Math Recommends, Round Two: Six Ghibli Movies / Anti-industrialist hoedown

November 26, 2006 at 3:04 am (Anime)

I think I’ve now seen every Ghibli movie of significance except the latest one. Continuing on with the algorithmic recommendations I’m getting from AniDB I cheated a little this time. Since there were two Ghibli movies in the top ten, I just went ahead and grabbed all of them that were on the list. This includes: Laputa, Kiki, Porco, Only Yesterday, Whisper of the Heart, and The Cat Returns. I guess I’ll cover them in producion order.

There has been some ridiculous amount of writing done on Miyazaki and Studio Ghibli, I think. I would say Miyazaki is the most recognizable name in anime. The Favorite Director poll on ANN a month or so ago certainly seems to back this up. Ghibli is also very odd compared to other anime studios in that they almost exclusively do movies rather than TV shows. More than anything else, I think that explains their relative popularity. Movies are higher budget and higher prestige than TV shows. Most anime comes on late at night, but families can take their kids to see Ghibli movies (is this a common thing to do in Japan? I don’t know). I’ll run through some common themes and aspects I see from Ghiblia and Miyazaki with each of these, I guess.

Laputa – Castle in the Sky Directed by Hayao Miyazaki

I don’t neeeed your blooood money!

If I recall correctly, Laputa is the first movie produced by Studio Ghibli (Nausicaa preceding it on Miyazaki’s list, but not coming out of Ghibli), and it’s probably some mark of Otaku shame or something that I hadn’t seen it before now. I did enjoy it, but after watching it it occurred to me that it is basically the same movie as Nausicaa, and I liked Nausicaa a lot more.

Many of Miyazaki’s films have an anti-industrialist tilt. Actually, one thing that amuses me is that almost every Ghibli film has a really obvious sort of “message” or “moral” to it. The anti-industrialism in Laputa is almost as straight-forward as it is in Nausicaa. I don’t really care, I’m just amused, because this seems so…I don’t know. Ridiculous? I’m used to movies trying to make very personal-level messages, if they have any message at all. But almost all the Ghibli films are obviously pointing a finger at something on a global or societal level. Maybe I’m just so cynical that I laugh when somebody tries to make a point. Or maybe these messages just lack resonance with me; I liked Fight Club, afterall. It doesn’t detract from my enjoyment of the films; though no doubt if I could nod and think “you’re goddam right that war-mongering governments are always trying to stick it to nature and it’s going to KILL US ALL” then I would think more highly of them.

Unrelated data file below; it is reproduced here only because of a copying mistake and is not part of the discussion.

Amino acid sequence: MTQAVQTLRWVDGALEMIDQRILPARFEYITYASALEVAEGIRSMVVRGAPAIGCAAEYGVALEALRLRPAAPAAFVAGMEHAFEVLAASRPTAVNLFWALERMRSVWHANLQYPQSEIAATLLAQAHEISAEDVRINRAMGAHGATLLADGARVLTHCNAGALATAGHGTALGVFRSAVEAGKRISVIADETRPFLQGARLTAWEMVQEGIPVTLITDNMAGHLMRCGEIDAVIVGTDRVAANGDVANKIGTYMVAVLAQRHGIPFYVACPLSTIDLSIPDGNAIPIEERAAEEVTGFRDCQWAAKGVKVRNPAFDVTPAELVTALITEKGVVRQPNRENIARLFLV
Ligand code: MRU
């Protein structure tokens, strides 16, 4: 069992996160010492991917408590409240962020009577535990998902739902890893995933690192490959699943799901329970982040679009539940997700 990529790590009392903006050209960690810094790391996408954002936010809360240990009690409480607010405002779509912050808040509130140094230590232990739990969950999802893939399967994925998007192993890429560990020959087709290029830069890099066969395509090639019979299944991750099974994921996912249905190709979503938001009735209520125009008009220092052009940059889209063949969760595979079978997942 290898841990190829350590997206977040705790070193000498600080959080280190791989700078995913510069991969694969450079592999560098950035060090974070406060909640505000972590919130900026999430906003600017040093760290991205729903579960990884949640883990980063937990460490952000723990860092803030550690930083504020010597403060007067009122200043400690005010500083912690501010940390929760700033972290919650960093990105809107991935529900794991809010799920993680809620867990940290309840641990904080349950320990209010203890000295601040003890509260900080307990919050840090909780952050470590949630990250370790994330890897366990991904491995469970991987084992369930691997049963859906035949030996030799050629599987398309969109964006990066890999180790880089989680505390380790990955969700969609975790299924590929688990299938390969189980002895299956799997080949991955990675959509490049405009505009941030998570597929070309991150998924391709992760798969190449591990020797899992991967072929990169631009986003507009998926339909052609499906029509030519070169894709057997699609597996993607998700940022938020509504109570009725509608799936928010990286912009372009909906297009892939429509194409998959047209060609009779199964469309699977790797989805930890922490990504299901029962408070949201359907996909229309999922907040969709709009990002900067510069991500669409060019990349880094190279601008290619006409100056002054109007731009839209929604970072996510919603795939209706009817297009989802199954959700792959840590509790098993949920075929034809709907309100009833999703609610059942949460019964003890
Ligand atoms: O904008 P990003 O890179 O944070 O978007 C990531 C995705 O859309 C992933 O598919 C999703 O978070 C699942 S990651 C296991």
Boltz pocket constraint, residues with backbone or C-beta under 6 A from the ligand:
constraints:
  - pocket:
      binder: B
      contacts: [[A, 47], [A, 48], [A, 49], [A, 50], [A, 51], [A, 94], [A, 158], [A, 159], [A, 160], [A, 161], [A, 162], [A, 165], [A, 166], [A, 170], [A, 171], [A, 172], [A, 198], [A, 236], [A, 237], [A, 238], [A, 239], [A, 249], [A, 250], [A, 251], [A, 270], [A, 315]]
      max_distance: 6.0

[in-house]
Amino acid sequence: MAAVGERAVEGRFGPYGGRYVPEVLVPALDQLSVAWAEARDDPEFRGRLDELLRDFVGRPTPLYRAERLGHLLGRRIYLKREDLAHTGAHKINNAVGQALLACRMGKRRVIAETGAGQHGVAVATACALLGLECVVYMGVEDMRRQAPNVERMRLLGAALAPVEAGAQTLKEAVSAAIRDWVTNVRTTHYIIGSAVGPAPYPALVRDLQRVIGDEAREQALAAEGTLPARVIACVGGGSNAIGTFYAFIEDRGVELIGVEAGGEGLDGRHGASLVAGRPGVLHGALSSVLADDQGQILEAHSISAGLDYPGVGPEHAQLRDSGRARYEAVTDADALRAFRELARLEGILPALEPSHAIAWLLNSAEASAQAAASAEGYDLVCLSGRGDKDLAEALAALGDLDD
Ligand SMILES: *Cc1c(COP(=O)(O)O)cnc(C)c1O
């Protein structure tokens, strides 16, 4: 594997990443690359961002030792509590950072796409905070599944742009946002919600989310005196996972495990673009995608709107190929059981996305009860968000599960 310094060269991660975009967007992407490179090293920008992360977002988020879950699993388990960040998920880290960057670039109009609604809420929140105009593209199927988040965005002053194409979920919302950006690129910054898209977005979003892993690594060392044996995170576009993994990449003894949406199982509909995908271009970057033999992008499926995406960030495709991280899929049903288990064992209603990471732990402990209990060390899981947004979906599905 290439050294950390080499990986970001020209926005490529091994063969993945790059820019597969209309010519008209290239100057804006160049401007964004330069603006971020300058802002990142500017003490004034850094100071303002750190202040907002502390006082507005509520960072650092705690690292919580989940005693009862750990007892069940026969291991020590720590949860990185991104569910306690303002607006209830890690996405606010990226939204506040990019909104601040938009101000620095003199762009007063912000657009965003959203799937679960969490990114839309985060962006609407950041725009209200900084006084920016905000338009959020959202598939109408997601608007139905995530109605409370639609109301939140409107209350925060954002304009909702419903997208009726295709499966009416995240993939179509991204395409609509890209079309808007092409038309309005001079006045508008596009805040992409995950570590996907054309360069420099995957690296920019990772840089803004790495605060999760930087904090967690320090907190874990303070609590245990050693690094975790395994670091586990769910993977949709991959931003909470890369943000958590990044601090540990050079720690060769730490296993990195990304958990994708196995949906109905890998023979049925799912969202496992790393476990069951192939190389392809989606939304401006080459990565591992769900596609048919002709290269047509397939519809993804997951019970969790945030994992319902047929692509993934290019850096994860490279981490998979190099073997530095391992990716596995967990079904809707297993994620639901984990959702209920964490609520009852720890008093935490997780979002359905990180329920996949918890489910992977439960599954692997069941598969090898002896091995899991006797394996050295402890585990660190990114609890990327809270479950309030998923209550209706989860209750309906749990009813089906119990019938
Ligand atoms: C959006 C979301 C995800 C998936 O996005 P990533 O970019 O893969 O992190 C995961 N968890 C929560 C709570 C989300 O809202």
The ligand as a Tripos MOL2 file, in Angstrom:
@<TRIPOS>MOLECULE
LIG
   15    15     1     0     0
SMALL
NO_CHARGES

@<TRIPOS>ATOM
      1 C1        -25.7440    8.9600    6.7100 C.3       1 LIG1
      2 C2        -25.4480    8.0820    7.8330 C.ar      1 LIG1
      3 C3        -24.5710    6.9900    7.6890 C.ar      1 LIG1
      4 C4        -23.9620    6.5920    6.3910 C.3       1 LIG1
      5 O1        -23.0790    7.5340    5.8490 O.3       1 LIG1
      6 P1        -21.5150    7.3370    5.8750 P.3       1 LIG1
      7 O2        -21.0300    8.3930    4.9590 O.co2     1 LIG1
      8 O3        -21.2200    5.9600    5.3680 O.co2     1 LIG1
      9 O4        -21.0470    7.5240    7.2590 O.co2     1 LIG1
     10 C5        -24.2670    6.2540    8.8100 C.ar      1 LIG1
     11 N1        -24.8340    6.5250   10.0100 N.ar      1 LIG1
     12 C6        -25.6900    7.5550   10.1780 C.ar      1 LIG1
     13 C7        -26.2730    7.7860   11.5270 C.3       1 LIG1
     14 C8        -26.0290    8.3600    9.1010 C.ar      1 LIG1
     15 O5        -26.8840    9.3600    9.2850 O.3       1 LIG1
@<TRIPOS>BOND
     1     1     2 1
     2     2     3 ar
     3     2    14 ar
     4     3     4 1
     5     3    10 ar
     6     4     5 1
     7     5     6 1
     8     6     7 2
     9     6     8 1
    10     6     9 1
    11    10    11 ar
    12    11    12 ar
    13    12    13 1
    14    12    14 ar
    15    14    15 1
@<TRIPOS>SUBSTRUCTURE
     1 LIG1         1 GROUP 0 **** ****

Laputa is also a good example of one thing Ghibli does particularly well: stunning visuals. They have a severe talent for taking your breath away. I understand Miyzaki has historically taken a really micromanagey approach to the animation and art, so a lot of this may be his hand directly, making me wonder if he’d be a better Animation Director than Director, really. The castle itself is totally sweet. I would live there. I would also not mind having the killbots and the giant laser beam, but I’d take the castle either way.

Kiki’s Delivery Service Directed by Hayao Miyazaki

I’m sorry this screenshot is so shitty; I couldn’t get it to work right

Of all six of these, Kiki might have been the most like “normal” anime. There are even a lot of panchira (sort of), though I don’t think they’re really intended to be fan service, particularly since Kiki wears some fairly conservative undergarments. It was a bit smaller in scale, and didn’t have the nostalgia or as much of the fantasy aspect as some of the other movies, witch are none.

It still has the hilarious anti-industrialist subtext, what with the brand new technorogy: ZEPPELIN causing the major climactic conflict of the episode when the creators’ ignorance of nature (“Yeah, I guess they don’t know we get severe winds this time of year”) causes their scientific invention to fail. And the friendly old ladies who hate electricity.

I felt like the character development in Kiki was a little shallow in the lead-up. Like I was really surprised when Kiki lost her powers; it didn’t seem like the action up that point really warranted it. Unless the point was supposed to be that life sometimes randomly shits on you, which seems way too arbitrary for one of these movies. So now my shopping list includes: floating castle, talking cat.

Only Yesterday Directed by Isao Takahata

Where have all the flowers gone?